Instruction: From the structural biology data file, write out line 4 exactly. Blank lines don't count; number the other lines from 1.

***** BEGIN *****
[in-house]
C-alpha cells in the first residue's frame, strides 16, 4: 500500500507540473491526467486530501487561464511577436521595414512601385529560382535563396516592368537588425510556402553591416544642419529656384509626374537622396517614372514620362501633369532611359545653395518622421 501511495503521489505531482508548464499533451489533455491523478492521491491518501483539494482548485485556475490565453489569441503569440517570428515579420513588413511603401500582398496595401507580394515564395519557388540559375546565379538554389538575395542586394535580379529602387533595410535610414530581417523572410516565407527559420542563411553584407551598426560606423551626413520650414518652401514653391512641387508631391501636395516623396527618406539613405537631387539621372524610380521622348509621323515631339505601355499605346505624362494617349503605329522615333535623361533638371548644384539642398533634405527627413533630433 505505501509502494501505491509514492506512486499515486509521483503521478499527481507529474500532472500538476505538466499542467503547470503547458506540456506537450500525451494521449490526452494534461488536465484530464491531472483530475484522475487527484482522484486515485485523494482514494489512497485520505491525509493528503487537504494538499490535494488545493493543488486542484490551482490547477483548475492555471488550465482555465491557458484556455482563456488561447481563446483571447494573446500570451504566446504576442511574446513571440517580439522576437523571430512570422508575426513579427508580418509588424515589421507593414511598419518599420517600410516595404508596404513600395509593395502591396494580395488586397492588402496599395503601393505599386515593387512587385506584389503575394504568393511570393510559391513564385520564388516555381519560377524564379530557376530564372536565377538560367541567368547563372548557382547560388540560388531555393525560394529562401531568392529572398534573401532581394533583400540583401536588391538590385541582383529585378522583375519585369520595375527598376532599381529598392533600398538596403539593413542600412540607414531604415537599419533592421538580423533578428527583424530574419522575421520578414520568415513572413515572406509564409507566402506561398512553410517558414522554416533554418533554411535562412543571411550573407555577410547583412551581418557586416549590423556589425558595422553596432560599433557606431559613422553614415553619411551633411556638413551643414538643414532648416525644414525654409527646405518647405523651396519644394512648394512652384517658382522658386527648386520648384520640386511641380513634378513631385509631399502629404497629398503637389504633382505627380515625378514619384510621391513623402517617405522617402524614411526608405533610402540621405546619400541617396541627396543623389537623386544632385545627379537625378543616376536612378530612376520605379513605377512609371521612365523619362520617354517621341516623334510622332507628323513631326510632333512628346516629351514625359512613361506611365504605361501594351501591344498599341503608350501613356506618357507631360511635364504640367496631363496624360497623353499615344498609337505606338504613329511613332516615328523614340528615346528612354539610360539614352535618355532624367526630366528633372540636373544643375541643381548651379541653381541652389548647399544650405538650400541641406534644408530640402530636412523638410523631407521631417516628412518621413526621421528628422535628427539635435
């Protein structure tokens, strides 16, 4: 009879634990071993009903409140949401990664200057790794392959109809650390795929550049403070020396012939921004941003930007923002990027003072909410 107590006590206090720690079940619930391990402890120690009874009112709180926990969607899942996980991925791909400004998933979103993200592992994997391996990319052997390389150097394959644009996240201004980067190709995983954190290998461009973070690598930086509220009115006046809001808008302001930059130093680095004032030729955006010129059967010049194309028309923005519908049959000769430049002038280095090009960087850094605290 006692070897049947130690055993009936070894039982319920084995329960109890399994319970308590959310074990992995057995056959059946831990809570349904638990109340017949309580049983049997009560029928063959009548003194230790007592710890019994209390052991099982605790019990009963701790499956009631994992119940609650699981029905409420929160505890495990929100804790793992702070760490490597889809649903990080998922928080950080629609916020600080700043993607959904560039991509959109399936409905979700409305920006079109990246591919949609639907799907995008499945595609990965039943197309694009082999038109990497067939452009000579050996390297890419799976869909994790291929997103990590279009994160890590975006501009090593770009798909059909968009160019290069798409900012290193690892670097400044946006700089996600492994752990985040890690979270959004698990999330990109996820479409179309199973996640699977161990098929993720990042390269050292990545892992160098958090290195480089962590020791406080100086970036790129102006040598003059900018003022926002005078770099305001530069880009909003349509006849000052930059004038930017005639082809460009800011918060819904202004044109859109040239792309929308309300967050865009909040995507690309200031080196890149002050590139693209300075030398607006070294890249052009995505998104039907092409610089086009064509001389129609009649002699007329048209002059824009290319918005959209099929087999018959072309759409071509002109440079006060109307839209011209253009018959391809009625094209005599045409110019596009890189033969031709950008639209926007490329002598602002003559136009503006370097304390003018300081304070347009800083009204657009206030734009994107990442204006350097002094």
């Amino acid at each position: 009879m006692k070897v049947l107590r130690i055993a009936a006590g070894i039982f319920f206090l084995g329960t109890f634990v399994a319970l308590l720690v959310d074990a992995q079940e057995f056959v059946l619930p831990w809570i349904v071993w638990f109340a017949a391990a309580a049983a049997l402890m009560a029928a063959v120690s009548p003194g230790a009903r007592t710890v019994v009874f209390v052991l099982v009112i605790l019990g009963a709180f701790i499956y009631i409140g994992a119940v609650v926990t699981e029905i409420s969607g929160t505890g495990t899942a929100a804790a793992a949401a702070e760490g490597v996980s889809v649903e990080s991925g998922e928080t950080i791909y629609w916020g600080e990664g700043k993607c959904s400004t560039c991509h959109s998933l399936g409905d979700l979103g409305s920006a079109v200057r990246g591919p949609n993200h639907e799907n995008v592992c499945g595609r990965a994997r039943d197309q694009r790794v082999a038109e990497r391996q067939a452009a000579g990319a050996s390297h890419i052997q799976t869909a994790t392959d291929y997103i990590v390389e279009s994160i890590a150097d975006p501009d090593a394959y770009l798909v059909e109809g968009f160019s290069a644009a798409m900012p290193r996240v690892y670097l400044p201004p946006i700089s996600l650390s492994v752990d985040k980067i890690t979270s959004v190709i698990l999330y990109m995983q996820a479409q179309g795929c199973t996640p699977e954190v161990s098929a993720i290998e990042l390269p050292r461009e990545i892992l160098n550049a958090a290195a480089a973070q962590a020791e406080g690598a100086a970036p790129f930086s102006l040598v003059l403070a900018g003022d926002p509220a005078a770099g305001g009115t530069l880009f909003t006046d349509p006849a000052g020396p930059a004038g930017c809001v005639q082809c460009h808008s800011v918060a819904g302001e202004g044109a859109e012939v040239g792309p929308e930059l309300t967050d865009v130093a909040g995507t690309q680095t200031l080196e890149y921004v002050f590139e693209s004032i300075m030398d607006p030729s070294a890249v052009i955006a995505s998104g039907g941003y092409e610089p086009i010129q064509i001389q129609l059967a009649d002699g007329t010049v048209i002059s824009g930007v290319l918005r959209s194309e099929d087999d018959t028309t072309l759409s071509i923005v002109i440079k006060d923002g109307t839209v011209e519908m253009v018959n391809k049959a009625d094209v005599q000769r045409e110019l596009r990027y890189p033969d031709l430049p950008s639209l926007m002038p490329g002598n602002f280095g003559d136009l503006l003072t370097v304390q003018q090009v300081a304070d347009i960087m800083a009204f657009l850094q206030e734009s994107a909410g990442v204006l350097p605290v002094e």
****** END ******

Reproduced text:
């Amino acid at each position: 009879m006692k070897v049947l107590r130690i055993a009936a006590g070894i039982f319920f206090l084995g329960t109890f634990v399994a319970l308590l720690v959310d074990a992995q079940e057995f056959v059946l619930p831990w809570i349904v071993w638990f109340a017949a391990a309580a049983a049997l402890m009560a029928a063959v120690s009548p003194g230790a009903r007592t710890v019994v009874f209390v052991l099982v009112i605790l019990g009963a709180f701790i499956y009631i409140g994992a119940v609650v926990t699981e029905i409420s969607g929160t505890g495990t899942a929100a804790a793992a949401a702070e760490g490597v996980s889809v649903e990080s991925g998922e928080t950080i791909y629609w916020g600080e990664g700043k993607c959904s400004t560039c991509h959109s998933l399936g409905d979700l979103g409305s920006a079109v200057r990246g591919p949609n993200h639907e799907n995008v592992c499945g595609r990965a994997r039943d197309q694009r790794v082999a038109e990497r391996q067939a452009a000579g990319a050996s390297h890419i052997q799976t869909a994790t392959d291929y997103i990590v390389e279009s994160i890590a150097d975006p501009d090593a394959y770009l798909v059909e109809g968009f160019s290069a644009a798409m900012p290193r996240v690892y670097l400044p201004p946006i700089s996600l650390s492994v752990d985040k980067i890690t979270s959004v190709i698990l999330y990109m995983q996820a479409q179309g795929c199973t996640p699977e954190v161990s098929a993720i290998e990042l390269p050292r461009e990545i892992l160098n550049a958090a290195a480089a973070q962590a020791e406080g690598a100086a970036p790129f930086s102006l040598v003059l403070a900018g003022d926002p509220a005078a770099g305001g009115t530069l880009f909003t006046d349509p006849a000052g020396p930059a004038g930017c809001v005639q082809c460009h808008s800011v918060a819904g302001e202004g044109a859109e012939v040239g792309p929308e930059l309300t967050d865009v130093a909040g995507t690309q680095t200031l080196e890149y921004v002050f590139e693209s004032i300075m030398d607006p030729s070294a890249v052009i955006a995505s998104g039907g941003y092409e610089p086009i010129q064509i001389q129609l059967a009649d002699g007329t010049v048209i002059s824009g930007v290319l918005r959209s194309e099929d087999d018959t028309t072309l759409s071509i923005v002109i440079k006060d923002g109307t839209v011209e519908m253009v018959n391809k049959a009625d094209v005599q000769r045409e110019l596009r990027y890189p033969d031709l430049p950008s639209l926007m002038p490329g002598n602002f280095g003559d136009l503006l003072t370097v304390q003018q090009v300081a304070d347009i960087m800083a009204f657009l850094q206030e734009s994107a909410g990442v204006l350097p605290v002094e």